The challenge of building and sustaining morale among museum professionals

Evident anecdotal evidence suggests that many of the Museum's professional staff are experiencing a sense of alienation or discontent. According to public statements by some, this is related, in part, to criticism of the terms of some recent gift contracts and the processes by which these were developed. Several other explanations -- ranging from budgetary pressures to vision -- also seem applicable. The Commission did not investigate and analyze the extent and causes of the morale problem. But its existence is obviously relevant as an additional challenge for management.

The challenge of managing donor relations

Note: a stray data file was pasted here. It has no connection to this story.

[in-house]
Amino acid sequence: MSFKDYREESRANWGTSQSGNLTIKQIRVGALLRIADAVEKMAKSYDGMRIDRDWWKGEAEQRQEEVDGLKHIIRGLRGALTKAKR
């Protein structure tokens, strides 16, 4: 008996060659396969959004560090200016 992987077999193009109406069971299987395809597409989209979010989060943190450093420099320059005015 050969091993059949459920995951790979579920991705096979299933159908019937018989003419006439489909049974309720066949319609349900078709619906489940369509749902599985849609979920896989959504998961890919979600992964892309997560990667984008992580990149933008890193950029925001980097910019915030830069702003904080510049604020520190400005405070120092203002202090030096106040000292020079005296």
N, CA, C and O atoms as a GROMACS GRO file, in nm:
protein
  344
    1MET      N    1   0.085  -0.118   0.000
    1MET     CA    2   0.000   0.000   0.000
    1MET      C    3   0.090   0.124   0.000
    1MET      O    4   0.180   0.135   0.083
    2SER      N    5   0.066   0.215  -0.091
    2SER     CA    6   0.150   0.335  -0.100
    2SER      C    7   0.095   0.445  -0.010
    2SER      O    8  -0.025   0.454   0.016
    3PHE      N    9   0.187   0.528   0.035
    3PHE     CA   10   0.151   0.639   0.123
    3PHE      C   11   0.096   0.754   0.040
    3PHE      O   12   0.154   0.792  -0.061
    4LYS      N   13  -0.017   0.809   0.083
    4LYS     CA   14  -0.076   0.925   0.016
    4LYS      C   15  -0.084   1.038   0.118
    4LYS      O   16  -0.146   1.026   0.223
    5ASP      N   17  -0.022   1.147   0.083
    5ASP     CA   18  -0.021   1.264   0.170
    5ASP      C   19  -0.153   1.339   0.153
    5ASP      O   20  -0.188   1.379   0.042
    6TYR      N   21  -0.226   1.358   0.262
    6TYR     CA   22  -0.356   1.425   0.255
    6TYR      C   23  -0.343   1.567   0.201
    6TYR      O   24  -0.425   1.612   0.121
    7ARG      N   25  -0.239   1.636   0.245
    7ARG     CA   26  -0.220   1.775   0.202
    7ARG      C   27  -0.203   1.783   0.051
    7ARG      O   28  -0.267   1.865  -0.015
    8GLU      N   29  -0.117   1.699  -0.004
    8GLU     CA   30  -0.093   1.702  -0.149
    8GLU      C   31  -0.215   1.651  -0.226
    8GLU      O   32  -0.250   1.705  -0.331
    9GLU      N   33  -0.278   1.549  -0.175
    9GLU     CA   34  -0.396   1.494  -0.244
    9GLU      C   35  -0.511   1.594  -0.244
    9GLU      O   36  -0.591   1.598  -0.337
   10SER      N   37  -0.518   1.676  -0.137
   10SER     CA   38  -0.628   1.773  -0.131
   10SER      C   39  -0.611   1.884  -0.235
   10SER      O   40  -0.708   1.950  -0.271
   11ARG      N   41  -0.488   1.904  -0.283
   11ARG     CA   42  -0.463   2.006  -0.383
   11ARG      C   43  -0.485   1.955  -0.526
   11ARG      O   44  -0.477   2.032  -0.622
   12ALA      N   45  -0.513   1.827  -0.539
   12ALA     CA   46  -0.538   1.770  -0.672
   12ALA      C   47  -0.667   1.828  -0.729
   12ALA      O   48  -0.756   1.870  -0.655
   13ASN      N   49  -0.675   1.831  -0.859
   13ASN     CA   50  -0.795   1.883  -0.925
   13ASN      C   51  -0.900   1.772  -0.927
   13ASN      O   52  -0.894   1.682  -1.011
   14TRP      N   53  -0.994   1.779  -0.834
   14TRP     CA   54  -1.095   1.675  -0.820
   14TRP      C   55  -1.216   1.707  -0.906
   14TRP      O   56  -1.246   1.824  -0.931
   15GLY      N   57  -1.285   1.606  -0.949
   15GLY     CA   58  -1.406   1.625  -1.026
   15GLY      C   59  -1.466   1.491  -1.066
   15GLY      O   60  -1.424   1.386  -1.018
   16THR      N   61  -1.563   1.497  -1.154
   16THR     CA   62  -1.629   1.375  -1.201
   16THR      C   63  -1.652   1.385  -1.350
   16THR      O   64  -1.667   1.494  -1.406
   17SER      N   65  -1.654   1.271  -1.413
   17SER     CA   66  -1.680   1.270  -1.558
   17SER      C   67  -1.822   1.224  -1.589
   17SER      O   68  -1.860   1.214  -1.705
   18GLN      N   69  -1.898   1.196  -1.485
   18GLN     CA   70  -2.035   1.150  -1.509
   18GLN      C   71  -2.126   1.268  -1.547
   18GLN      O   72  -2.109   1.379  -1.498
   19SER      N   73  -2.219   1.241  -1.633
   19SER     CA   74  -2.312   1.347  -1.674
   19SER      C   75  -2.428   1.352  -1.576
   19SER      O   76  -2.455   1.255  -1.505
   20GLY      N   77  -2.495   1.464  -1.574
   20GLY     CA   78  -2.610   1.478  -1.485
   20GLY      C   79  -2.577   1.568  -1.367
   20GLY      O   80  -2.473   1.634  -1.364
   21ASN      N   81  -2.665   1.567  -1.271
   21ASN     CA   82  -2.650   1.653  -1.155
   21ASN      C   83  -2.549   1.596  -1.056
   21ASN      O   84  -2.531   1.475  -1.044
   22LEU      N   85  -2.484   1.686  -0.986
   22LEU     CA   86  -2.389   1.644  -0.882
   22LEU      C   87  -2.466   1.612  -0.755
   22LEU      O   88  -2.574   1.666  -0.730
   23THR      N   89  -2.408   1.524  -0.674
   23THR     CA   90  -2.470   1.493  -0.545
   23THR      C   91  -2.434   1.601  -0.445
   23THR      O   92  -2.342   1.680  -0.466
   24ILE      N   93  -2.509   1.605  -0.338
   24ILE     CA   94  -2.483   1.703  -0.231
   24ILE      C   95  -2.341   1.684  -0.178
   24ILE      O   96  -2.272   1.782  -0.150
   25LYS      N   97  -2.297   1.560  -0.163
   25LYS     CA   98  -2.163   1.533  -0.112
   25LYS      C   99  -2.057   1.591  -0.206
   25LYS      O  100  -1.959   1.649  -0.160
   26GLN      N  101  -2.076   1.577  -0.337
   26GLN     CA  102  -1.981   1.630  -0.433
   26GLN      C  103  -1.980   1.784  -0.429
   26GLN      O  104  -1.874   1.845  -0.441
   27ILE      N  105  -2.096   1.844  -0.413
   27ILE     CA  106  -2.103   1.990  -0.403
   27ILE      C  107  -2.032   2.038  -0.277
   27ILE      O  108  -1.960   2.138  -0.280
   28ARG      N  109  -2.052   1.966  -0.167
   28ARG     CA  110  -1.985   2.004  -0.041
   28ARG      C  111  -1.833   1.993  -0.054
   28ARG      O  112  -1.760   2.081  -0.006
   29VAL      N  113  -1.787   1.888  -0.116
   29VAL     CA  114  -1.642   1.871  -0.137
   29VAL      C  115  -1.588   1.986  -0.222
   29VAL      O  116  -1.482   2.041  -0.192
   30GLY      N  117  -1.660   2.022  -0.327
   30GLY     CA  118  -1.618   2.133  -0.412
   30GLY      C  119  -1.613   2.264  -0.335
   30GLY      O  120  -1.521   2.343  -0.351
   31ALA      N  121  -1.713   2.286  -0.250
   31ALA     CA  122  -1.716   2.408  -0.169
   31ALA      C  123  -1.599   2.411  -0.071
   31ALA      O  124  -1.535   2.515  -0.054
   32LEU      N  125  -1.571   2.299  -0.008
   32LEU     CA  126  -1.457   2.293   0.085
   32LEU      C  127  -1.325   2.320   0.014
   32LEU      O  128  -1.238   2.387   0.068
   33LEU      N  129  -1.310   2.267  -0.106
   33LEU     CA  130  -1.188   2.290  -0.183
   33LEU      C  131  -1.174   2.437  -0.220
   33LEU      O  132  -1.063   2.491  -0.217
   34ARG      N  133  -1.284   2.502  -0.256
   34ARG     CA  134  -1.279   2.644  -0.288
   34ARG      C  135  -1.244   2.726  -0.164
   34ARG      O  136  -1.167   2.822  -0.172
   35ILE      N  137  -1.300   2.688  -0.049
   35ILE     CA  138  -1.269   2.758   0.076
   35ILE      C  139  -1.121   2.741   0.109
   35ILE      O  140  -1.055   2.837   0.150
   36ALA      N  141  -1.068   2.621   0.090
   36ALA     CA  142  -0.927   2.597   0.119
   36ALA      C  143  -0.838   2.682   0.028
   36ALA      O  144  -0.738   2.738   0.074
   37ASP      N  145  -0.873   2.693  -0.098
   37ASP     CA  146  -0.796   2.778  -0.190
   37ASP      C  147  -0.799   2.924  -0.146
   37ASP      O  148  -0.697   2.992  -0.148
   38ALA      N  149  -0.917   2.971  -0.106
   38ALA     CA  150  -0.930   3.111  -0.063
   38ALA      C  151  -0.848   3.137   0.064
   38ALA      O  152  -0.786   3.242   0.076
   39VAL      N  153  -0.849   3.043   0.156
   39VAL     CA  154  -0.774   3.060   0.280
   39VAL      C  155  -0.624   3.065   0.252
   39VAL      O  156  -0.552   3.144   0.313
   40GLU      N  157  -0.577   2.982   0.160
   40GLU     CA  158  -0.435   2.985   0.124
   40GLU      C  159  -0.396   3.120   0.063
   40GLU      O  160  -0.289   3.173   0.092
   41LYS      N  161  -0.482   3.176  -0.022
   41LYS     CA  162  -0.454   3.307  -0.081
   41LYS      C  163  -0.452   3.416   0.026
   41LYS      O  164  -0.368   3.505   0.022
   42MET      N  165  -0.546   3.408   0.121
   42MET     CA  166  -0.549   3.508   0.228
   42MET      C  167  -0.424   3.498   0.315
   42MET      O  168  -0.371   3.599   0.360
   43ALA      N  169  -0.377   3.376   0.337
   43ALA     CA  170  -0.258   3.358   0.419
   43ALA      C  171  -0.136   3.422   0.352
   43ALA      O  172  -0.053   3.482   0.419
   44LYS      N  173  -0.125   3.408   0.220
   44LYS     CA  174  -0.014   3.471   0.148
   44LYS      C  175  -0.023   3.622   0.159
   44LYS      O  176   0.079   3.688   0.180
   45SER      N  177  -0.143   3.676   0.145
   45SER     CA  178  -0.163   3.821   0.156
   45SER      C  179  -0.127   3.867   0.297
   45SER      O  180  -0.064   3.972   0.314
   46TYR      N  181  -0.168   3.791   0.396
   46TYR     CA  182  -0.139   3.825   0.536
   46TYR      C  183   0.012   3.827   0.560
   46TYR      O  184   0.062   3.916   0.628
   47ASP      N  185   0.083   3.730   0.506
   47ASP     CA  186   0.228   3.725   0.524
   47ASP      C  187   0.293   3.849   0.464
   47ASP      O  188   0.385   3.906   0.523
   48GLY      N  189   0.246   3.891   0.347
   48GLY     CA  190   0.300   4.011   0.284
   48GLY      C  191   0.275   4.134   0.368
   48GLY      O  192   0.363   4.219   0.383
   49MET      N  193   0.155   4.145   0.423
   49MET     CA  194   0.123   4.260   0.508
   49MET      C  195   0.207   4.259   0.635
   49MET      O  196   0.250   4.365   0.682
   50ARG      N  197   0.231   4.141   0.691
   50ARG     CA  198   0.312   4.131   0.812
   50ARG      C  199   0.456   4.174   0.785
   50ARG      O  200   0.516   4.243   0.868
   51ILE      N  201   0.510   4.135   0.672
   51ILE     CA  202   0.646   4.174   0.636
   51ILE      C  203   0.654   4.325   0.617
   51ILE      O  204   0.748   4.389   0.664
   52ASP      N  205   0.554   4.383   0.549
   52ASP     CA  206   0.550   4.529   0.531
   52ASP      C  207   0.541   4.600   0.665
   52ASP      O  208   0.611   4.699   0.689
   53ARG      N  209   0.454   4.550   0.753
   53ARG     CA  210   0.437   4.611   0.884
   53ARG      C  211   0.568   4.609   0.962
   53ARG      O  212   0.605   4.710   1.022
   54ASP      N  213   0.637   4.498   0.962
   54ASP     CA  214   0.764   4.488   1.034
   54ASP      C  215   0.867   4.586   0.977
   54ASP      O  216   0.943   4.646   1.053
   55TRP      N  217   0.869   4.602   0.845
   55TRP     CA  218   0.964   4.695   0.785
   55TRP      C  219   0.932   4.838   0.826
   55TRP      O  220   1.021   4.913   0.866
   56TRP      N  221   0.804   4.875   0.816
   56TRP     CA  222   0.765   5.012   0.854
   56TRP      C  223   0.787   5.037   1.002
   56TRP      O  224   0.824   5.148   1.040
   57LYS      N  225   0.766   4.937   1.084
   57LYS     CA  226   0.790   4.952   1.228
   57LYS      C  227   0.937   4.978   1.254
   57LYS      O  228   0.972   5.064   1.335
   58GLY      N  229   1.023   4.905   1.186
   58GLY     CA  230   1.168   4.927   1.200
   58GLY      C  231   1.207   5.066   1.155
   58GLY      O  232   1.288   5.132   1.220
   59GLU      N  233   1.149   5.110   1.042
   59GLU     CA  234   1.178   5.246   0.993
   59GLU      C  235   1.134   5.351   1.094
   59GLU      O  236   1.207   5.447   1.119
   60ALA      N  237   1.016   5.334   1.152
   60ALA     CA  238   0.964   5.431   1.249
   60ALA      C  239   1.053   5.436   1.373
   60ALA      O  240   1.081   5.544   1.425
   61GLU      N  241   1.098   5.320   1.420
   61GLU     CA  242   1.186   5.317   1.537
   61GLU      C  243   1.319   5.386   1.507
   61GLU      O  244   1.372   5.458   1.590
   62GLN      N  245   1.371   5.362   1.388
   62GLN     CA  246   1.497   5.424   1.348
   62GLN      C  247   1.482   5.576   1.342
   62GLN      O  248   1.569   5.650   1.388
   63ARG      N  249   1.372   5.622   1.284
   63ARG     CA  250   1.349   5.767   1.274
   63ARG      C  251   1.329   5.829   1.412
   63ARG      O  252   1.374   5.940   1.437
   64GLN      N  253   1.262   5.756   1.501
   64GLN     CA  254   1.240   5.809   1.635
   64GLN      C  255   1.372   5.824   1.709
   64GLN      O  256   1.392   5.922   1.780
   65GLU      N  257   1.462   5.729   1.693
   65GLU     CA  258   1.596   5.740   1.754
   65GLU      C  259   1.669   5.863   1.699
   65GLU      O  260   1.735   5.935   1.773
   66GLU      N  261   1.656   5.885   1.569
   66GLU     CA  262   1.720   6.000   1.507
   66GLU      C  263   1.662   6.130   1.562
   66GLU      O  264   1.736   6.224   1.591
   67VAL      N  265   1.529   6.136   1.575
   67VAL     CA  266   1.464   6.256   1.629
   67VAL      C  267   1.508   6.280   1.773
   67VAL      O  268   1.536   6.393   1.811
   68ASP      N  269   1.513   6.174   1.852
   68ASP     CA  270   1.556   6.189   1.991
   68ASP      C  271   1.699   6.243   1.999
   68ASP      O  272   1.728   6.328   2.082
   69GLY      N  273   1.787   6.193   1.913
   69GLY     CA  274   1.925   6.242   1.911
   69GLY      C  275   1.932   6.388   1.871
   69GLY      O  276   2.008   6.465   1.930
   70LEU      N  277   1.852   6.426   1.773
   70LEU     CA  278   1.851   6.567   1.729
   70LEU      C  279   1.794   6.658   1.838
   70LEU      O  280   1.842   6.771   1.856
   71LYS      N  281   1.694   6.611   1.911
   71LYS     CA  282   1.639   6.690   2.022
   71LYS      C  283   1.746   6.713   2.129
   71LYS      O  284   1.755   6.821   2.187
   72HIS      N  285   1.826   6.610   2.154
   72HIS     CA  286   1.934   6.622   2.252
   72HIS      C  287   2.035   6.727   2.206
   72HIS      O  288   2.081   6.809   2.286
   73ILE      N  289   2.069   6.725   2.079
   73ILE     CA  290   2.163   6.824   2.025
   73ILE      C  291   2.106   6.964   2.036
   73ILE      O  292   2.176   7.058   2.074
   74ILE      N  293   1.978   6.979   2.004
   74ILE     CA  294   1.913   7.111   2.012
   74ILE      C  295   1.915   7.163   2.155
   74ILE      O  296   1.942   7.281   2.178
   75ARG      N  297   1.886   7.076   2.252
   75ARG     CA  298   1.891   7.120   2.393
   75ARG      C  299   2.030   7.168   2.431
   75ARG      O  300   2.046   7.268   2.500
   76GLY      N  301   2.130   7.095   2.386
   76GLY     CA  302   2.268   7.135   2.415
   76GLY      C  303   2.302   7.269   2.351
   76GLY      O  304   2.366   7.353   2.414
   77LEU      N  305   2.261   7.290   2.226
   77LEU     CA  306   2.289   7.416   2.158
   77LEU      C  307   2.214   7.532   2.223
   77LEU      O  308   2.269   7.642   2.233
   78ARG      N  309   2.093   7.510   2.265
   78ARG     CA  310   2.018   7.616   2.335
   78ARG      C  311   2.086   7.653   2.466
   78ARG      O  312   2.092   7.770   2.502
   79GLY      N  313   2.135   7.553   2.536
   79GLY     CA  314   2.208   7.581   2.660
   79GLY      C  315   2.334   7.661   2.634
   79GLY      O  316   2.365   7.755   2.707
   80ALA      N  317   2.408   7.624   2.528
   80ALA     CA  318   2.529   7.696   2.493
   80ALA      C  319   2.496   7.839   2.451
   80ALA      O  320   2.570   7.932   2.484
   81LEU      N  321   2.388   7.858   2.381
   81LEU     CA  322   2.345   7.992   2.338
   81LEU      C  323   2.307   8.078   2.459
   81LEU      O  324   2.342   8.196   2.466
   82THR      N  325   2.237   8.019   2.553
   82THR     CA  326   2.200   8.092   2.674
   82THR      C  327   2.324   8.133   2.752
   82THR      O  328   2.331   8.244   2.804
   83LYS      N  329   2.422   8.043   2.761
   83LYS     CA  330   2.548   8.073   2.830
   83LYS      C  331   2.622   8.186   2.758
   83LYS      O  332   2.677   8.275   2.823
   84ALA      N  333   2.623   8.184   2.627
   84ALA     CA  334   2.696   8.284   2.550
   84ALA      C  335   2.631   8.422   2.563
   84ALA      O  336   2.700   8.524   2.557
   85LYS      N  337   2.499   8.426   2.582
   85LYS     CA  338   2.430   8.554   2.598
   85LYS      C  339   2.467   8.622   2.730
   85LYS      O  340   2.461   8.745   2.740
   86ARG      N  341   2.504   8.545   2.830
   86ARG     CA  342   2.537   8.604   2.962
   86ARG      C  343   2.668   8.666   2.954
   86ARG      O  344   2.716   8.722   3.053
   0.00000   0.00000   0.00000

Managing relations with donors is a challenge for most museums. It is, in some ways, especially demanding for NMAH. The Museum not only enjoys a special place of trust that must be preserved as it seeks additional public and private resources to transform itself. But also, with the Museum's special place of trust, there is a special obligation: to strive to be fair, accurate, sensitive to American values and the diversity of American experience, and broadly representative of what informed and responsible people take to be historical truth. This obligation cannot be transferred to any external parties -- though many share a commitment to it. To attend to this obligation, the Museum must retain control of content. This is not only a matter of ultimate responsibility. There is a complex set of internal and external processes that the Museum must coordinate in order to develop exhibit concepts and translate them into first-class historical exhibitions. Such exhibitions must be satisfactorily funded, rooted in scholarship, and capable of engaging and educating a large public audience. Throughout the process of developing them, the Museum must manage donor relationships with its obligations in clear and consistent view.